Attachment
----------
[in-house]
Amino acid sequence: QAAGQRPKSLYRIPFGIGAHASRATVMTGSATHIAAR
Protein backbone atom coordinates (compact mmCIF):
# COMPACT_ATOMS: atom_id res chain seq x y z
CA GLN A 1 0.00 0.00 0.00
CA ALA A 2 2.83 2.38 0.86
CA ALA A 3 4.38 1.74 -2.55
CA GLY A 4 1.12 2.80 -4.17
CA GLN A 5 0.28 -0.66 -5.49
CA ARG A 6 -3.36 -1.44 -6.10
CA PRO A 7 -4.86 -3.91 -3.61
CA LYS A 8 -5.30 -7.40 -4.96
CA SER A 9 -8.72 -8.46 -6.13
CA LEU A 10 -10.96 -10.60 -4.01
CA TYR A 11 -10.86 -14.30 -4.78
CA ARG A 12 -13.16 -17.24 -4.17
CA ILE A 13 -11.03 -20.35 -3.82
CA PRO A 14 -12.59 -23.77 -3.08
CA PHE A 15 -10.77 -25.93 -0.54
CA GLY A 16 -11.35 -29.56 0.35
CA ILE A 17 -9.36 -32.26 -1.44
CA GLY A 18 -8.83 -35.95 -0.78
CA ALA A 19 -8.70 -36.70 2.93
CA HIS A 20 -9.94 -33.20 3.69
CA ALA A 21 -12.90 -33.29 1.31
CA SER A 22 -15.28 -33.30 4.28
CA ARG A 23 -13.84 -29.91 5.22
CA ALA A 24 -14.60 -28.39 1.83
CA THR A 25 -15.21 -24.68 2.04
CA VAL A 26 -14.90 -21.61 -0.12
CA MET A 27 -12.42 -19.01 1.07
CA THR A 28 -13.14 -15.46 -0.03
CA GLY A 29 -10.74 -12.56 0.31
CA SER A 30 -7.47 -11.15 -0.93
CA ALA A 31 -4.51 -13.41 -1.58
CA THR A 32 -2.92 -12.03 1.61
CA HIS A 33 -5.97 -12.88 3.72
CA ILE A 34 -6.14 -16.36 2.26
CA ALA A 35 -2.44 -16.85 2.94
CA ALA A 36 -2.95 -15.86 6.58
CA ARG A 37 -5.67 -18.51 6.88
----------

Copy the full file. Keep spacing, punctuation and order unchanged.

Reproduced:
[in-house]
Amino acid sequence: QAAGQRPKSLYRIPFGIGAHASRATVMTGSATHIAAR
Protein backbone atom coordinates (compact mmCIF):
# COMPACT_ATOMS: atom_id res chain seq x y z
CA GLN A 1 0.00 0.00 0.00
CA ALA A 2 2.83 2.38 0.86
CA ALA A 3 4.38 1.74 -2.55
CA GLY A 4 1.12 2.80 -4.17
CA GLN A 5 0.28 -0.66 -5.49
CA ARG A 6 -3.36 -1.44 -6.10
CA PRO A 7 -4.86 -3.91 -3.61
CA LYS A 8 -5.30 -7.40 -4.96
CA SER A 9 -8.72 -8.46 -6.13
CA LEU A 10 -10.96 -10.60 -4.01
CA TYR A 11 -10.86 -14.30 -4.78
CA ARG A 12 -13.16 -17.24 -4.17
CA ILE A 13 -11.03 -20.35 -3.82
CA PRO A 14 -12.59 -23.77 -3.08
CA PHE A 15 -10.77 -25.93 -0.54
CA GLY A 16 -11.35 -29.56 0.35
CA ILE A 17 -9.36 -32.26 -1.44
CA GLY A 18 -8.83 -35.95 -0.78
CA ALA A 19 -8.70 -36.70 2.93
CA HIS A 20 -9.94 -33.20 3.69
CA ALA A 21 -12.90 -33.29 1.31
CA SER A 22 -15.28 -33.30 4.28
CA ARG A 23 -13.84 -29.91 5.22
CA ALA A 24 -14.60 -28.39 1.83
CA THR A 25 -15.21 -24.68 2.04
CA VAL A 26 -14.90 -21.61 -0.12
CA MET A 27 -12.42 -19.01 1.07
CA THR A 28 -13.14 -15.46 -0.03
CA GLY A 29 -10.74 -12.56 0.31
CA SER A 30 -7.47 -11.15 -0.93
CA ALA A 31 -4.51 -13.41 -1.58
CA THR A 32 -2.92 -12.03 1.61
CA HIS A 33 -5.97 -12.88 3.72
CA ILE A 34 -6.14 -16.36 2.26
CA ALA A 35 -2.44 -16.85 2.94
CA ALA A 36 -2.95 -15.86 6.58
CA ARG A 37 -5.67 -18.51 6.88